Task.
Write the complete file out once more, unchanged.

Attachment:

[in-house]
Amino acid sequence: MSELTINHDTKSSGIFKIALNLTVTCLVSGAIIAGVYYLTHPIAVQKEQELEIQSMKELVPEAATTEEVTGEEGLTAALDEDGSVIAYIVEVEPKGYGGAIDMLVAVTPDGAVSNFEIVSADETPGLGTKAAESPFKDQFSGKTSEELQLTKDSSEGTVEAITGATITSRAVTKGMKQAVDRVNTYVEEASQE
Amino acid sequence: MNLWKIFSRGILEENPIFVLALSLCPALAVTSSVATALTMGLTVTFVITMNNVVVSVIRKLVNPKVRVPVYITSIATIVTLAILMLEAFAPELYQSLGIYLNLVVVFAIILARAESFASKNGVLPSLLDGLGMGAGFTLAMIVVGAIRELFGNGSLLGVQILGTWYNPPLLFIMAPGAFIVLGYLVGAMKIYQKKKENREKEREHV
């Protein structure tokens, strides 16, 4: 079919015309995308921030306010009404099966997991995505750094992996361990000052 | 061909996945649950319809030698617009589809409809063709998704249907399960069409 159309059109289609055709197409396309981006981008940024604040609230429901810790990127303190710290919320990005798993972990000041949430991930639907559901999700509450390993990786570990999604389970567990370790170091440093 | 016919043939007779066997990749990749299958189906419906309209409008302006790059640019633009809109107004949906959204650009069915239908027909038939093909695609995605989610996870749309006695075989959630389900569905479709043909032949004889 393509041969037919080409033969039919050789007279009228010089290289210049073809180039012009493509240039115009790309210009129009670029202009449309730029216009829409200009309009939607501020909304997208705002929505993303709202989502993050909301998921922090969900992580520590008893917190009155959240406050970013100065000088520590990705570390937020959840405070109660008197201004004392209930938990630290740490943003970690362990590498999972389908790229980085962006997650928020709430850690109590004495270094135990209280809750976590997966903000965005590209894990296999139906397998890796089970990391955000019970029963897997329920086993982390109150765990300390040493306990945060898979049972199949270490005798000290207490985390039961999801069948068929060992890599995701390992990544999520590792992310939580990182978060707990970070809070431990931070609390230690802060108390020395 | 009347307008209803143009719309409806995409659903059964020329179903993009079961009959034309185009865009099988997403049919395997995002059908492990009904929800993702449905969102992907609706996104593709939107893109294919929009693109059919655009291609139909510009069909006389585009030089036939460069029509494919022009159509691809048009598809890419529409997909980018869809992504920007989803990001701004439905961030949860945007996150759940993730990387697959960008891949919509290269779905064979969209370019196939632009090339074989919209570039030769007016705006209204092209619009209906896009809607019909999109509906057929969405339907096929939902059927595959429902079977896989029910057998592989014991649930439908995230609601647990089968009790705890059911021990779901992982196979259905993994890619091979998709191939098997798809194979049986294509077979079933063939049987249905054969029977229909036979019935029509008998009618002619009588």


[in-house]
Amino acid sequence: MSELTINHDTKSSGIFKIALNLTVTCLVSGAIIAGVYYLTHPIAVQKEQELEIQSMKELVPEAATTEEVTGEEGLTAALDEDGSVIAYIVEVEPKGYGGAIDMLVAVTPDGAVSNFEIVSADETPGLGTKAAESPFKDQFSGKTSEELQLTKDSSEGTVEAITGATITSRAVTKGMKQAVDRVNTYVEEASQE
Amino acid sequence: MNLWKIFSRGILEENPIFVLALSLCPALAVTSSVATALTMGLTVTFVITMNNVVVSVIRKLVNPKVRVPVYITSIATIVTLAILMLEAFAPELYQSLGIYLNLVVVFAIILARAESFASKNGVLPSLLDGLGMGAGFTLAMIVVGAIRELFGNGSLLGVQILGTWYNPPLLFIMAPGAFIVLGYLVGAMKIYQKKKENREKEREHV
């Protein structure tokens, strides 16, 4: 079919015309995308921030306010009404099966997991995505750094992996361990000052 | 061909996945649950319809030698617009589809409809063709998704249907399960069409 159309059109289609055709197409396309981006981008940024604040609230429901810790990127303190710290919320990005798993972990000041949430991930639907559901999700509450390993990786570990999604389970567990370790170091440093 | 016919043939007779066997990749990749299958189906419906309209409008302006790059640019633009809109107004949906959204650009069915239908027909038939093909695609995605989610996870749309006695075989959630389900569905479709043909032949004889 393509041969037919080409033969039919050789007279009228010089290289210049073809180039012009493509240039115009790309210009129009670029202009449309730029216009829409200009309009939607501020909304997208705002929505993303709202989502993050909301998921922090969900992580520590008893917190009155959240406050970013100065000088520590990705570390937020959840405070109660008197201004004392209930938990630290740490943003970690362990590498999972389908790229980085962006997650928020709430850690109590004495270094135990209280809750976590997966903000965005590209894990296999139906397998890796089970990391955000019970029963897997329920086993982390109150765990300390040493306990945060898979049972199949270490005798000290207490985390039961999801069948068929060992890599995701390992990544999520590792992310939580990182978060707990970070809070431990931070609390230690802060108390020395 | 009347307008209803143009719309409806995409659903059964020329179903993009079961009959034309185009865009099988997403049919395997995002059908492990009904929800993702449905969102992907609706996104593709939107893109294919929009693109059919655009291609139909510009069909006389585009030089036939460069029509494919022009159509691809048009598809890419529409997909980018869809992504920007989803990001701004439905961030949860945007996150759940993730990387697959960008891949919509290269779905064979969209370019196939632009090339074989919209570039030769007016705006209204092209619009209906896009809607019909999109509906057929969405339907096929939902059927595959429902079977896989029910057998592989014991649930439908995230609601647990089968009790705890059911021990779901992982196979259905993994890619091979998709191939098997798809194979049986294509077979079933063939049987249905054969029977229909036979019935029509008998009618002619009588």